Sultana, a doctor who escaped her illiterate nomadic background to study and work in France, returns to her native Algeria when she hears of the death of her former lover and fellow physician, Yacine. She is treated with hostility, but defiantly stays in Yacine’s place at the clinic. Vincent, a Frenchman who is the baffled recipient of a perfectly matched kidney from a young Algerian woman, travels to the desert to explore the culture of this unknown person whose death has brought him back to life.

Sultana and Vincent meet through their common friendship with the furtive, questioning children, Dalila and Alilou. Vincent and Salah, Yasmine’s best friend, both fall in love with Sultana, but she seems indifferent to them. The violence and suspicion of the town leaders causes her to regress into anorexia and mutism, during which she is tormented by the horrible memory of the loss of her parents. Her three male friends and the village women help her to recover a sense of self worth, but she must flee when the leaders set fire to their dwellings. A glimmer of optimism can be found in the aspirations of the children and the solidarity of the women.


This angry tale draws attention to the plight of all victims--women, men, and children--in a region oppressed by narrow-minded fanaticism. It is semi-autobiographical in that the author’s own background and her work in France as a nephrologist and generalist for immigrant women is like that of Sultana. A certain defensiveness over departure may spring from the same source.

Vincent’s grateful experience of the "identically" matched kidney from a person of different sex, race, and religion (esp. pp. 18-23, 84-90) allows for an extended metaphor on the motifs of tolerance and transplantation of people between countries, cultures, and professions. "Those who tell lies about the races would do well to take a glance at genetics," he tells Sultana (p. 91). The sympathetic nurse is a Muslim male; the competent, tireless physician, a beautiful woman, burningly desired by all the men around her, including those who despise her.

The structure alternates chapters in the voice of Sultana (the transplanted woman physician) with those in the voice of Vincent (the male transplant patient). Their doctor-patient love affair is grafted onto Vincent’s besotted affection for his alien woman savior; it may be a talking point for students.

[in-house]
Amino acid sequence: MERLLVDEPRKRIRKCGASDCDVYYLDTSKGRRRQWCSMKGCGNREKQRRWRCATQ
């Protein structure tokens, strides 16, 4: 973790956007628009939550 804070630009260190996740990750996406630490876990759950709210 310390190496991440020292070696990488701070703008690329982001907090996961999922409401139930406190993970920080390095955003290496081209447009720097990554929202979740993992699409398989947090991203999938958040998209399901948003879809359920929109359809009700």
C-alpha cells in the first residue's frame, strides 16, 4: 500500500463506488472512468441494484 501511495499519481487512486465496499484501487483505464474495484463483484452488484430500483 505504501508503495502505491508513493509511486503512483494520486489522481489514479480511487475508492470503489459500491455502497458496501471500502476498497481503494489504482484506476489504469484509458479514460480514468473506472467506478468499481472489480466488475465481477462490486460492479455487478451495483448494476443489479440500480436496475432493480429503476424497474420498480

The work is engaging because it is by and about a woman physician who has lived in two worlds. Her account of "koulchite," the multi-faceted affliction of women, is a vivid exposé of a culture-bound syndrome (p. 72, 104-8). Nevertheless the novel is thick on description and thin on understanding (or humor), and the florid prose occasionally becomes heavy handed: odd bits of slang jar in passages of solemn description, while children pronounce in ponderous parables like Biblical prophets.

Occasionally the author’s rage, rationalization, or narcissism clouds her message with a surprising Manichean simplicity: not all victims can be beautiful, strong, intelligent, and articulate. She seems to forget that even the ignorant, vile perpetrators--the petty mayors, the lecherous taxi drivers with their pus-filled eyes-- are victims too. In the introduction, the translator comments on the "plethora" of adjectives and "incongruous metaphors," but defends Mokeddem’s style for what it tells us of her pain and the suffering of all oppressed women.


Introduced and translated from the French by K. Melissa Marcus, professor of French literature at University of Nebraska. This novel won the Prix Méditerranée Jeunesse.


Univ. of Nebraska Press

Place Published

Lincoln, Nebr. and London



Page Count